Can history repeat itself for Zimbabwe?

October 23, 2015

Kelly Kaulback is captain of the Zimbabwe women's squad currently contesting the African hockey Championships in Johannesburg, South Africa.

With Zimbabwe ranked 55th in the world, the squad is some way from emulating the team of 1980 who won a gold medal at the Moscow Olympic Games.

That story is referred to in Olympic legend as the "irresistible fairy tale" as the squad had only been assembled a month earlier and had gone to the Games with little preparation and very distant hopes for success.

Today's team also has difficulties in preparing for major international events. Kaulback explains: "The preparation leading up to the tournament has been somewhat disjointed as our team mates are dispersed all over the place. We have players based in Cape Town, USA, myself in Pretoria, and then within Zimbabwe some players are based in Bulawayo and others in Harare."

In the lead-up to the tournament, the players who live in Zimbabwe were able to meet up for a weekend camp and, says Kaulback, the few days the team has had in Johannesburg together has been indispensable. But much of the team's preparations relies on players doing their training in isolation.

"An additional problem," says Kaulback ahead of her team's opening match against Tanzania, "is that three of our players are still not here. They are completing their A-Level school examinations."

During their three days in South Africa, the team members who were able to be there have played a practice match and completed some training sessions.

"This has been tremendous in getting us all together, developing connections, strategies, tactics, and a unified foundation from which we can begin the tournament on a confident and positive foot," says the captain.

Like every team there, a secret dream of Olympic glory nestles in the back of the players' minds.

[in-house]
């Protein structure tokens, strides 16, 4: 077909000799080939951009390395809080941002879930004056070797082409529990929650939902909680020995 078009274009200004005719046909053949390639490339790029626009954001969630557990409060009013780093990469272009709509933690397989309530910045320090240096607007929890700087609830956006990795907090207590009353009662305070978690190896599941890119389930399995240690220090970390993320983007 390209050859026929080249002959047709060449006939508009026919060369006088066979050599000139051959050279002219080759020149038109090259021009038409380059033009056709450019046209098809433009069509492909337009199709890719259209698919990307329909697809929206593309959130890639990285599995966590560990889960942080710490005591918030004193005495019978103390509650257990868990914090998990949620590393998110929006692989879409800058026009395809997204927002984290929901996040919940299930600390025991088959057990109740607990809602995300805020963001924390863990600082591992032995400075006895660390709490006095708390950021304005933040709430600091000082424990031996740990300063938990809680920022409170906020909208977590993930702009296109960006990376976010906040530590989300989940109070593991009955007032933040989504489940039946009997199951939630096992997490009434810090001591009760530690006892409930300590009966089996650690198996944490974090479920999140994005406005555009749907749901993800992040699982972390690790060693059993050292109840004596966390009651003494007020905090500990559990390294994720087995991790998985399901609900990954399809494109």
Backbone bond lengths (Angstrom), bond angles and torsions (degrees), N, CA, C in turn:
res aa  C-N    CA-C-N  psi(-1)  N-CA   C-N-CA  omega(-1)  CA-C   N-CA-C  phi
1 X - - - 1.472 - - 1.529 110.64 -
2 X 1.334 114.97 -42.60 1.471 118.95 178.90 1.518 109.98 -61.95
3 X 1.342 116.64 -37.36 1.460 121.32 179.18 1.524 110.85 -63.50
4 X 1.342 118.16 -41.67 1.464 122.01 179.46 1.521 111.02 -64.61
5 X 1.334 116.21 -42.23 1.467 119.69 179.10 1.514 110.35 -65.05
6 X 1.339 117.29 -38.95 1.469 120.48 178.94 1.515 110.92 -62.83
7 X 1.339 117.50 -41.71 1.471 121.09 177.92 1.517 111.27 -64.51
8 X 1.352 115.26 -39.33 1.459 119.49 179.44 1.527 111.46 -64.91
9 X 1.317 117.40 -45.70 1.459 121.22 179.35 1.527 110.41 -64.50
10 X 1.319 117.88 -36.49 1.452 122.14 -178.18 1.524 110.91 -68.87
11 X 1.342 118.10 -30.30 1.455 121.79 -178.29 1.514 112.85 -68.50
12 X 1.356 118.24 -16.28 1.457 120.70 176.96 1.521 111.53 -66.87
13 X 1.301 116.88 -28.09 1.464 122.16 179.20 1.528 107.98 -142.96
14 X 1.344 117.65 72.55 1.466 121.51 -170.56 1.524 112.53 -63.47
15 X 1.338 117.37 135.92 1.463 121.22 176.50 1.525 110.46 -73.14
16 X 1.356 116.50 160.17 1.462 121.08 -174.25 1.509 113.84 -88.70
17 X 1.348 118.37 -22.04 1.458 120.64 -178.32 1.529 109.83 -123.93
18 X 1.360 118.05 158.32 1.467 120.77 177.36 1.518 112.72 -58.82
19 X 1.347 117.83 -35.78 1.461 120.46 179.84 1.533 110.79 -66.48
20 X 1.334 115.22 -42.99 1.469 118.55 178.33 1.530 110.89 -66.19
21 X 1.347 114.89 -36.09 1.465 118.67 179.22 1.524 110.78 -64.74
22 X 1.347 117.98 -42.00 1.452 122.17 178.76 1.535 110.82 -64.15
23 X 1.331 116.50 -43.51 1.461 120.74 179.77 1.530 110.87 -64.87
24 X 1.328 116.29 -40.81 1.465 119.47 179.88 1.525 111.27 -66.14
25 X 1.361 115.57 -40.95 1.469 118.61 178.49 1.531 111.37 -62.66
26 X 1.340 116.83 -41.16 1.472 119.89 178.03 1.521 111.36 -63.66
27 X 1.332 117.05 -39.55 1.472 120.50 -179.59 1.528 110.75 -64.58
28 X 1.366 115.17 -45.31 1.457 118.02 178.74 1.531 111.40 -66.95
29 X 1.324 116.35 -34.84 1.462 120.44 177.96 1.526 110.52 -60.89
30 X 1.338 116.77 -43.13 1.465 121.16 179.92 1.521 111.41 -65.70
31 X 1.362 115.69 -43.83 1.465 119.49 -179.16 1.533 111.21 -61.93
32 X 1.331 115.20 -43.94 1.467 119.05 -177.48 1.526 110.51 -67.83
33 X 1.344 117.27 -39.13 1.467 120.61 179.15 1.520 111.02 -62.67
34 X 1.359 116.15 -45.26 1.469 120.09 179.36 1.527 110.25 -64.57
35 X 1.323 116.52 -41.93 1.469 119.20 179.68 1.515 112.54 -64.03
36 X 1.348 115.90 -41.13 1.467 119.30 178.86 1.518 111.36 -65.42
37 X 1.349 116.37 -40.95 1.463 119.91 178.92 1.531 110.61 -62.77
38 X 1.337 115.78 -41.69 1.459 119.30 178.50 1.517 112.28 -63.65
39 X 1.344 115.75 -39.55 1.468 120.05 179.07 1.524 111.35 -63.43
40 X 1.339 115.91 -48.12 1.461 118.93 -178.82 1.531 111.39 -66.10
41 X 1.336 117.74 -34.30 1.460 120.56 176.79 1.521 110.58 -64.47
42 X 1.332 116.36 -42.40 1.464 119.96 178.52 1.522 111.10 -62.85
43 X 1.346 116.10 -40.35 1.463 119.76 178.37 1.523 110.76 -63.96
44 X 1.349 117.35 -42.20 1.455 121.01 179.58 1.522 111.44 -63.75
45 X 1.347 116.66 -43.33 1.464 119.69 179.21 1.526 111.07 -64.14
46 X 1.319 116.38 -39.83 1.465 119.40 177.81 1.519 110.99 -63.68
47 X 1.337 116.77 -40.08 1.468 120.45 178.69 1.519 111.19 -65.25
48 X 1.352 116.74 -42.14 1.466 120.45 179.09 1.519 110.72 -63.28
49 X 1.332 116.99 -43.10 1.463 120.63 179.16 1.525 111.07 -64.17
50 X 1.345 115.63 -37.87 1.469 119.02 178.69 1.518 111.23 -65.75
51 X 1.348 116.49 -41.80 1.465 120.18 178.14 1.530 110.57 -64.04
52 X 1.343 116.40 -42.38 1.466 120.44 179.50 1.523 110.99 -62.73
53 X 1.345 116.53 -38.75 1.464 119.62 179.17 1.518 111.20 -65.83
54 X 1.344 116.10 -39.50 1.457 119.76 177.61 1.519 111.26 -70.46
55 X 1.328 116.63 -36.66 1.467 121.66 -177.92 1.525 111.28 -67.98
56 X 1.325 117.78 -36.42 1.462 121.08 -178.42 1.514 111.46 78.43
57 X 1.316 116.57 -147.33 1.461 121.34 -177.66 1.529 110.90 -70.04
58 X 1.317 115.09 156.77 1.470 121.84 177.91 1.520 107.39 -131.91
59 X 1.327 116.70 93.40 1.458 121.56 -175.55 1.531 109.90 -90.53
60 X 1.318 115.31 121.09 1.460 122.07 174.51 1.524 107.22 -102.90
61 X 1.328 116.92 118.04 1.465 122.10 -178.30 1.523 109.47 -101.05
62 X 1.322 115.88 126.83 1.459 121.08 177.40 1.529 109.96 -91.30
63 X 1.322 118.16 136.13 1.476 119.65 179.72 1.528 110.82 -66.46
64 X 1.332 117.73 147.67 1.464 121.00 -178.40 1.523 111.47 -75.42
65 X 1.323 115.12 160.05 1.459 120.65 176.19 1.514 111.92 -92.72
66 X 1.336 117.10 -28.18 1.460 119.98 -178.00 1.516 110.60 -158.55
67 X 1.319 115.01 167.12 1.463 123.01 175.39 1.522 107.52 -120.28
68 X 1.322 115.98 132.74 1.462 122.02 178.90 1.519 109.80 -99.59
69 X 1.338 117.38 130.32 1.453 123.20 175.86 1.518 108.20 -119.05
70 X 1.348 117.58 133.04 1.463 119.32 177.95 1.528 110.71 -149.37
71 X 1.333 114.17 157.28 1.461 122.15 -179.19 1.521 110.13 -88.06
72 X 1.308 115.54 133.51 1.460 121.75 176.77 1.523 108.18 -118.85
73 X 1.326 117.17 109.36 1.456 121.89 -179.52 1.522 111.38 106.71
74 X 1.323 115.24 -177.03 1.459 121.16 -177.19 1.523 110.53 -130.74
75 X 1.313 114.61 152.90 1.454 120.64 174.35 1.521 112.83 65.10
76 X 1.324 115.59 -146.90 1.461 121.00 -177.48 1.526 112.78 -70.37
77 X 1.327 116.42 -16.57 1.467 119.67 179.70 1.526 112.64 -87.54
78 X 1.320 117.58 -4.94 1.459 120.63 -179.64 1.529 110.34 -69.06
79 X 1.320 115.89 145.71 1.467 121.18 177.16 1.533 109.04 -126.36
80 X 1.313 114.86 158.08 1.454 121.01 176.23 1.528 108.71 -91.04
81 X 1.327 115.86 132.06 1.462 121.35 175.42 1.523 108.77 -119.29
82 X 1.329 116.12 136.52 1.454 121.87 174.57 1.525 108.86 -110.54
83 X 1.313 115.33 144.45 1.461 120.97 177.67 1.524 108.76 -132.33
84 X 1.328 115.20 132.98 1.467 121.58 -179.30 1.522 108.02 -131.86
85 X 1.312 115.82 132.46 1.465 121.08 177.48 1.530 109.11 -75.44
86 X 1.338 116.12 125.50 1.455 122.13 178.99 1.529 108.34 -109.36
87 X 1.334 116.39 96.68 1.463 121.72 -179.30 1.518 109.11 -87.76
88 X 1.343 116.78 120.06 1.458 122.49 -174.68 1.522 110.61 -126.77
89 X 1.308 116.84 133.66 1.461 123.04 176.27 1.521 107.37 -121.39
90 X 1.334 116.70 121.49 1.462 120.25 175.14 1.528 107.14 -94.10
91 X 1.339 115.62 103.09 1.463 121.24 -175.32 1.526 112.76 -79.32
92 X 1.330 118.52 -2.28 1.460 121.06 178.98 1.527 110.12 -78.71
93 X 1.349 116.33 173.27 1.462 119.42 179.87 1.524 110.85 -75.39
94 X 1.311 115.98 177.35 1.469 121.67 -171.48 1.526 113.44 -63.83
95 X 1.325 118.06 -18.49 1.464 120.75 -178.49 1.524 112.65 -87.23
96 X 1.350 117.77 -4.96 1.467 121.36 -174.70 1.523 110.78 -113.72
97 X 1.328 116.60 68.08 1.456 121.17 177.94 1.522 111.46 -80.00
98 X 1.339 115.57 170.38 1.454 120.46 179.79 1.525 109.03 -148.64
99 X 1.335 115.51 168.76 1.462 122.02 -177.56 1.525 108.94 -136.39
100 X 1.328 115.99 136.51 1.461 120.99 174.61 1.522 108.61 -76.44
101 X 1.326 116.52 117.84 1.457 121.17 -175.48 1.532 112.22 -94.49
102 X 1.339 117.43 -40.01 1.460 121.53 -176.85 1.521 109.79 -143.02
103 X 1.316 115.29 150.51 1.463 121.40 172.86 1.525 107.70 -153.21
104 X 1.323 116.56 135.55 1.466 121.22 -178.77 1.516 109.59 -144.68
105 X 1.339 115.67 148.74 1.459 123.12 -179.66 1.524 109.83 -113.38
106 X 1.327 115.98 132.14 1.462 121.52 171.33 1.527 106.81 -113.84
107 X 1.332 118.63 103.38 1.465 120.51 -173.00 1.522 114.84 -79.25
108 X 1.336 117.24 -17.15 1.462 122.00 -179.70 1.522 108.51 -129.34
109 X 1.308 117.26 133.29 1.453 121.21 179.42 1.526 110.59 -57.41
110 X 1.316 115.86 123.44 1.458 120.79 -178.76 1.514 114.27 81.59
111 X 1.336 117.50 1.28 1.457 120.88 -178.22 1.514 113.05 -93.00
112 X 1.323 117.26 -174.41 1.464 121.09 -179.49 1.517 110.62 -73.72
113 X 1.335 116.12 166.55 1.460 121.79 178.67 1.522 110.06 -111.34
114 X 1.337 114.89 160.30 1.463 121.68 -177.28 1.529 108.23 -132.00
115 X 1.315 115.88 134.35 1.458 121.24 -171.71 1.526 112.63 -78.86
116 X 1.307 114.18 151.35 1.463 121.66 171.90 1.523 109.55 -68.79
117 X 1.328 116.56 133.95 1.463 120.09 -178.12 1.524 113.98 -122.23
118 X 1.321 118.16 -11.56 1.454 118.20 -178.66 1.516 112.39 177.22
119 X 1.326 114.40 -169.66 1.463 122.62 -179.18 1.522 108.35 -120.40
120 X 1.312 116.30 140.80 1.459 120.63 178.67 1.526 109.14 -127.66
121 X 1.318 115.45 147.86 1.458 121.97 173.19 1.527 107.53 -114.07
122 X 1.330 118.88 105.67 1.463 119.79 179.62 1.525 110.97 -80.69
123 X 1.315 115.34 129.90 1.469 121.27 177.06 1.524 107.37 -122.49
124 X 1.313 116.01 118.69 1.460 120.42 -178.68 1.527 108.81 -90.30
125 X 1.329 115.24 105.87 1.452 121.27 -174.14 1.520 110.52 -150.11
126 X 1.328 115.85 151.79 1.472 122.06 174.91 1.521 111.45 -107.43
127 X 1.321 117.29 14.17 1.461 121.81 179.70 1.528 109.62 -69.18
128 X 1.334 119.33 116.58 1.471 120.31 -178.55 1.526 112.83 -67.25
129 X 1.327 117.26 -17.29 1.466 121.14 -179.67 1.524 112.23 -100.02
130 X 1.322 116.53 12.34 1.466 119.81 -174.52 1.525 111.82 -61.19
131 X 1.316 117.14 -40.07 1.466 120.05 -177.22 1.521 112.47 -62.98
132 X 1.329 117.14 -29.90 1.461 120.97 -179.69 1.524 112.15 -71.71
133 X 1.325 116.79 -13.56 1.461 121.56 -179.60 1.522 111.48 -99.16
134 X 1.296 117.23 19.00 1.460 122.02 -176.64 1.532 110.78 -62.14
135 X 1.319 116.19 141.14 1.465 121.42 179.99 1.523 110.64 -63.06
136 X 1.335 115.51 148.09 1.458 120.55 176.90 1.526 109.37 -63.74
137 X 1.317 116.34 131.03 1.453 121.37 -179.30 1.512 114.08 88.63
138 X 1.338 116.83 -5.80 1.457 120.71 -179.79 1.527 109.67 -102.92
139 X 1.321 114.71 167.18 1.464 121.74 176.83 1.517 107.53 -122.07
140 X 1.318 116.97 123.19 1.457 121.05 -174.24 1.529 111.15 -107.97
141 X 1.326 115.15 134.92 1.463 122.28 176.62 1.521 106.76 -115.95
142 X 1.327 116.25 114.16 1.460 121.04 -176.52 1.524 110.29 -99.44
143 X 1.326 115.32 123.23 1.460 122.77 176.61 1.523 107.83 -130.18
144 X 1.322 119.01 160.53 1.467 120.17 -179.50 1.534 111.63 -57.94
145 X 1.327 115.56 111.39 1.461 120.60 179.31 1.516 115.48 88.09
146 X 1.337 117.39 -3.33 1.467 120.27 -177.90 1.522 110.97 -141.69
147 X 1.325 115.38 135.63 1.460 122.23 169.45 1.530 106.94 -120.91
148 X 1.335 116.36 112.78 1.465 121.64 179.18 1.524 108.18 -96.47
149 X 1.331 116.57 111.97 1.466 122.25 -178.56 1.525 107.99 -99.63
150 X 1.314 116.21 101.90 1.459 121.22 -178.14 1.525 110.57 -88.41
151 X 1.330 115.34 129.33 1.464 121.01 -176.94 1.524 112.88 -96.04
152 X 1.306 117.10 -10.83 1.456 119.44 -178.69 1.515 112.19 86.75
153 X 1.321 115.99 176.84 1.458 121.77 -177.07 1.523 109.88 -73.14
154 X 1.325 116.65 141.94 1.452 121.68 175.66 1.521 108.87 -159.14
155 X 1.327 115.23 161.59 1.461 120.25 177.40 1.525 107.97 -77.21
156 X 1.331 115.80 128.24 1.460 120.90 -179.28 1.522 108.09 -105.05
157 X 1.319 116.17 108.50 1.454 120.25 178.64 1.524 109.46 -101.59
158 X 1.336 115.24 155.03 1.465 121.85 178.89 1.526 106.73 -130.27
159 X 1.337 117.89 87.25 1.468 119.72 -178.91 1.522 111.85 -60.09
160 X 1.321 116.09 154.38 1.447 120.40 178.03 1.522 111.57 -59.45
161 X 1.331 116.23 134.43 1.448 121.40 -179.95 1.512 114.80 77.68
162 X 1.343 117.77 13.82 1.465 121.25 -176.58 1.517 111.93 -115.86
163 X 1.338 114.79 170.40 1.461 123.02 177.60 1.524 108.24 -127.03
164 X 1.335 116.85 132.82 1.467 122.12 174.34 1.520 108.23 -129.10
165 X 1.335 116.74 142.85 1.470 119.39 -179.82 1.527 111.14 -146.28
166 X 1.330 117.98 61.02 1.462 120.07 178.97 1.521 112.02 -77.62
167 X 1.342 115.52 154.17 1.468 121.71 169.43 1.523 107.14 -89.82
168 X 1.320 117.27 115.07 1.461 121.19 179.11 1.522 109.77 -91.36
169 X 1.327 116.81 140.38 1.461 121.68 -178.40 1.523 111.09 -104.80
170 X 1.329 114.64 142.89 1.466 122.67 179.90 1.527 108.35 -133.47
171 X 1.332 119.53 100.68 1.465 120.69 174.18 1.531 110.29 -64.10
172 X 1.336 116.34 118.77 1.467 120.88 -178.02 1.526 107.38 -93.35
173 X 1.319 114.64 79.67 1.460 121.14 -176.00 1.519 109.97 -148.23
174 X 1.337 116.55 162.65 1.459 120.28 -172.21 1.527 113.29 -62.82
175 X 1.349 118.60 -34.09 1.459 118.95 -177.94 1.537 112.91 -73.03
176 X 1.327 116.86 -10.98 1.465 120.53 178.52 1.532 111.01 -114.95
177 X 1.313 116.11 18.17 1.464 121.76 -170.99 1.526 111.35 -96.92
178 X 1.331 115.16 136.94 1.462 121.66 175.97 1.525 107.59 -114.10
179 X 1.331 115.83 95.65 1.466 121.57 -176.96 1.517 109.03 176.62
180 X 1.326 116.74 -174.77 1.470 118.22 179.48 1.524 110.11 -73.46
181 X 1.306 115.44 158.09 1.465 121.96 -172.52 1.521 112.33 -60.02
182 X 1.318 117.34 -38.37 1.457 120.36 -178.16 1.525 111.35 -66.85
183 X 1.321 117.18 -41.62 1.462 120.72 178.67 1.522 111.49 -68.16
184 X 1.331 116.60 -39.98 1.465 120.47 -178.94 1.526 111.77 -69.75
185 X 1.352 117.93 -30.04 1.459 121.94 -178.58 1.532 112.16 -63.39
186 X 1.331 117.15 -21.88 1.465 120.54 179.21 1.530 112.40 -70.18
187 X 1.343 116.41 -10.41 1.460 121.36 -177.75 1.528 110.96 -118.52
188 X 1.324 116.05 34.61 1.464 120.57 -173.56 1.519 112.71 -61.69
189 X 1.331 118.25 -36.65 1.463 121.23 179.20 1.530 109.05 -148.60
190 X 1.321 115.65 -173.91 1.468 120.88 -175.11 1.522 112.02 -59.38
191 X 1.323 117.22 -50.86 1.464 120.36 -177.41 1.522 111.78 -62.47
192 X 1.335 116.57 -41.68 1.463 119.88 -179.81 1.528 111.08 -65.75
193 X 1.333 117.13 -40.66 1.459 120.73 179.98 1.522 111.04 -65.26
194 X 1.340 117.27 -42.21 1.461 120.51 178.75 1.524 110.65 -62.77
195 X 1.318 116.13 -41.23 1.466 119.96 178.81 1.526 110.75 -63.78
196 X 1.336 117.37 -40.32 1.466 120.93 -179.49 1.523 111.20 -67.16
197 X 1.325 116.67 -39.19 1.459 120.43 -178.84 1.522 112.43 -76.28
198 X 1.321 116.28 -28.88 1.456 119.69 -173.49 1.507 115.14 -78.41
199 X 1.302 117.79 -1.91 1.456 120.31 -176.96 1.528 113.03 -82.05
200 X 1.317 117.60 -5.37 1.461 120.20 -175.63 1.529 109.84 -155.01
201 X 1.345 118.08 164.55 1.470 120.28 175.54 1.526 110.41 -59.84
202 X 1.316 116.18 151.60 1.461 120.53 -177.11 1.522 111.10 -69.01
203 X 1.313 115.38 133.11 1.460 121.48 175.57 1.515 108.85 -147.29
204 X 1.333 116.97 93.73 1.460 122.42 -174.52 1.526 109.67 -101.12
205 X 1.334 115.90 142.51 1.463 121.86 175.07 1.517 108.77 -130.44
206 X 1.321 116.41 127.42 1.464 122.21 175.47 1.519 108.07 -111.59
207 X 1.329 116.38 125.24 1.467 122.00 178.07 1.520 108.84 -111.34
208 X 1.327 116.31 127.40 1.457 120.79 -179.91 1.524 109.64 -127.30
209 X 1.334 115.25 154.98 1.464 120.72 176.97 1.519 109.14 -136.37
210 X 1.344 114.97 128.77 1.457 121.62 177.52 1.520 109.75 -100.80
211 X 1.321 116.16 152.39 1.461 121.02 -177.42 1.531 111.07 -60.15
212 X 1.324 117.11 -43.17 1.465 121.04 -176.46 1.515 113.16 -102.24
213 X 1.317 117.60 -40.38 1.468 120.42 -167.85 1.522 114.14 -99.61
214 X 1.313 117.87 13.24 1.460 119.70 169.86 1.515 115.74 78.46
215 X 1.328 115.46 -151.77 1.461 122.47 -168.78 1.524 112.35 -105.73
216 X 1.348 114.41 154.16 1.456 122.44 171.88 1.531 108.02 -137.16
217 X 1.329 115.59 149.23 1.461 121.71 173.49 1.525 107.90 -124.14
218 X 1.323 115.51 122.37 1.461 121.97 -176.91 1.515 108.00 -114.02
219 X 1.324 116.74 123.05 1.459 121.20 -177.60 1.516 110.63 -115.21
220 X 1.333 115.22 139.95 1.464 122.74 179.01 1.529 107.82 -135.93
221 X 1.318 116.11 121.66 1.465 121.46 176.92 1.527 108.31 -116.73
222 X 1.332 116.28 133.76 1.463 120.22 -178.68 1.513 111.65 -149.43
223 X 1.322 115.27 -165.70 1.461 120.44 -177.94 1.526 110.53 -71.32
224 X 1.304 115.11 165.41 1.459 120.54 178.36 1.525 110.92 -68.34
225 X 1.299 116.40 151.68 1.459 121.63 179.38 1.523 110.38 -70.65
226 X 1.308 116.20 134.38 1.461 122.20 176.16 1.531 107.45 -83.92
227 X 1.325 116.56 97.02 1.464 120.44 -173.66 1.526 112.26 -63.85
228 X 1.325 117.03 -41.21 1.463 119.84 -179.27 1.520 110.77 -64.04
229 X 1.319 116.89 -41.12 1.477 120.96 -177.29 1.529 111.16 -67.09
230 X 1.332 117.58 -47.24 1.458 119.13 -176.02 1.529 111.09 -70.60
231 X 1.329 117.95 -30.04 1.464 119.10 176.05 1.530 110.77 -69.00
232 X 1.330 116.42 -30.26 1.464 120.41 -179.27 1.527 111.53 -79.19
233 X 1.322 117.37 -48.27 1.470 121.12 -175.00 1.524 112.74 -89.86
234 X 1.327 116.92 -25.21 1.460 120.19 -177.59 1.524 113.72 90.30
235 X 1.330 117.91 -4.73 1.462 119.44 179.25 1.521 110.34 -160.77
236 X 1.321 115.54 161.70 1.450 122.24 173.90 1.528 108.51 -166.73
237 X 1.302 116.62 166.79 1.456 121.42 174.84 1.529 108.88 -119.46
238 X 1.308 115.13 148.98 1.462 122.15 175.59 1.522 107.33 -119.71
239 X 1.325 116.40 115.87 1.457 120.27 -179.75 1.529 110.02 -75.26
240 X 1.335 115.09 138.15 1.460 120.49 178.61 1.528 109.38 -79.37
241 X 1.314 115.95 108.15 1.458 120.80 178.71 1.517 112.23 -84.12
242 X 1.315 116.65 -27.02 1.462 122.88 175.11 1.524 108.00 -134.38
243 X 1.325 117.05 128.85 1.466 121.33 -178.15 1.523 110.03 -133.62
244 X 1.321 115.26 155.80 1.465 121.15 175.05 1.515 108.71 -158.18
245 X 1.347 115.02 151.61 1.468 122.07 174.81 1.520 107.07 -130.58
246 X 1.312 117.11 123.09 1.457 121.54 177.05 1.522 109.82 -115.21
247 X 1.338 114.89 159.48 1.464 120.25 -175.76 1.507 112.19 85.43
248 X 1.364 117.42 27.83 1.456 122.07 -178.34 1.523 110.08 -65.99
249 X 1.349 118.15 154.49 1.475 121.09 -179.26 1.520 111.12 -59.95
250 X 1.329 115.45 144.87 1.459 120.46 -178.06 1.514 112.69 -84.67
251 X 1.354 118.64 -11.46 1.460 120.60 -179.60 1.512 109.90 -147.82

"We will play our professional and competitive brand of hockey," says Kaulback. "No team is unbeatable. We aim to approach each game with the same energy, determination and hard work as each team poses a threat in their different ways. I would say that South Africa and Ghana would appear to pose the greatest threat."

From her own side, Kaulback says that the team's strength lies in its combinations of players. "We have the experience of the senior players and the flair from the junior players. What is key for us is the connections between the players."

And no matter what happens at this competition, Kaulback is optimistic for the future of her sport in Zimbabwe. "Hockey in Zimbabwe over the past few years has found new life and growth with the transition from grass to astroturf. We now have a brilliant turf in Bulawayo and one in Harare.

"We have not been able to play on turf for more than 10 years. This has elevated the level of hockey in Zimbabwe. We now have 12 competent teams participating in the club league, creating a stimulating and competitive environment for local hockey, which we only hope will continue to grow and develop our provincial and national sides. We are a passionate nation when it comes to hockey."


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